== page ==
Discussions across the three days examined three key categories for making trade more inclusive: creating easier trading conditions for women, harnessing digital and e-commerce to improve trade opportunities for entrepreneurs and SMEs, and using global and regional value chains to better connect marginalised individuals and entities to larger markets for their services and produce.
The variety of NGOs, academia, think tanks and private sector organisations present all contributed to a rich discussion of the challenges facing the WTO, governments and private sector in making trade more inclusive, and breaking down the barriers facing smaller businesses, individuals and certain groups from accessing markets and avenues for their own growth.
Implementation of the Sustainable Development Goals via inclusive trade and ensuring the participation of women in trade featured prominently throughout all discussions, as did ideas of using technology and e-commerce to reach out to marginalised communities to improve their socio-economic conditions.
SAIIA and the International Centre for Trade and Development (ICTSD) co-hosted a session that addressed the need to enhance current understandings of value chain dynamics in developing countries to ensure the inclusion of farmers, SMEs and women in international trade.
However, identifying these constraints remains the easy part of the problem, and finding solutions remains an ongoing challenge. The WTO is a Member-driven organisation, and in the absence of its Members implementing domestic policies and taking actions to tackle these problems within their respective countries, the Secretariat cannot create the necessary conditions for change, and cannot do much beyond playing an advisory role to the Member states.
Finding ways to make trade more inclusive would help to dispel notions that liberalised trade cannot be pro-poor, and many sessions over the three-day event spoke directly to this. It is the responsibility of all WTO Member states, developing and developed, to implement changes, policies and create investment opportunities that bring about better and improved inclusive growth to those that need it the most.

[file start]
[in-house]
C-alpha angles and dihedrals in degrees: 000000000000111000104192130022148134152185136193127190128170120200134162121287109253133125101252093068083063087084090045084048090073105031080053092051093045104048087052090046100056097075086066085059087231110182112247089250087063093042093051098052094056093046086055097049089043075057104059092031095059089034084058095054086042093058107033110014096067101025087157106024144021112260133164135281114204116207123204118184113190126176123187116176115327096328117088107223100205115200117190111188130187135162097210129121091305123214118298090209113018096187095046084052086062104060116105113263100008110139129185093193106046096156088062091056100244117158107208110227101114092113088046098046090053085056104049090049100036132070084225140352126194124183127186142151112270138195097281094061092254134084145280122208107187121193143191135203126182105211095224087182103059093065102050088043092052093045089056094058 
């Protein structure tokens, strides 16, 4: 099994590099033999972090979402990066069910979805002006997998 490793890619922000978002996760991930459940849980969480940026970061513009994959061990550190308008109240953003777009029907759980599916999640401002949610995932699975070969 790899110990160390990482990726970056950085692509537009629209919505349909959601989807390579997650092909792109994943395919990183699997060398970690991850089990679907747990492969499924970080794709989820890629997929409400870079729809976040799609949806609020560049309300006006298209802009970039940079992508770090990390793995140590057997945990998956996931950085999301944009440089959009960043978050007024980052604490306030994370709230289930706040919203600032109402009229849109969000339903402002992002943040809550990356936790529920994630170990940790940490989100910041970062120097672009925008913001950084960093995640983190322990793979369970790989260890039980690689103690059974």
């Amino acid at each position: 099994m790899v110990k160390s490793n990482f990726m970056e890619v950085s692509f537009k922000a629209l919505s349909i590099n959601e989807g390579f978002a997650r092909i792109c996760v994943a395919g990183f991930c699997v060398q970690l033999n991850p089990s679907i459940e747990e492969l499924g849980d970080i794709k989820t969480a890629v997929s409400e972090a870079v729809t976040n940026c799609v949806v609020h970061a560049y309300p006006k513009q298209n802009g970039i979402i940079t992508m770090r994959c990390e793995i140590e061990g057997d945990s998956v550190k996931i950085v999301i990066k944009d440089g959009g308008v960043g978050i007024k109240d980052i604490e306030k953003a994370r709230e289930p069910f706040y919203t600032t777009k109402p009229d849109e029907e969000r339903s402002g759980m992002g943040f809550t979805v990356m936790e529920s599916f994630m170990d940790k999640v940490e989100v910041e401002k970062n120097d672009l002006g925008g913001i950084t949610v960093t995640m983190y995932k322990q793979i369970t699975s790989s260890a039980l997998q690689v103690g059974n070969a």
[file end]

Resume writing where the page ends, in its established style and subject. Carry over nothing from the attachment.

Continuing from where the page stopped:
Date: 29 September 2016
Time: 17:00 - 18:30pm
Venue: Geneva, Switzerland
This ICTSD–SAIIA event intended to advance an understanding of value chain dynamics that can lead to more and better inclusion of small players including smallholding farmers, SMEs, women and other marginalised people. Presentations focused on:
- using GVC trade policies to contribute towards inclusive growth
- GVCs' impact on poverty reduction
- harnessing GVCs to integrate SMEs
- making use of clean energy technologies to improve GVCs
- harnessing investment to improve Tanzanian agricultural value chains
Panel presentation was diverse, with African and women presenters dominating the panel. The discussants (Ambassadors Darlington Mwape and Marewalesi Falemaka) provided useful inputs and insights, particularly in relation to how GVCs can better used to improve the socio-economic conditions of marginalised societies in Southern African and the Pacific Islands.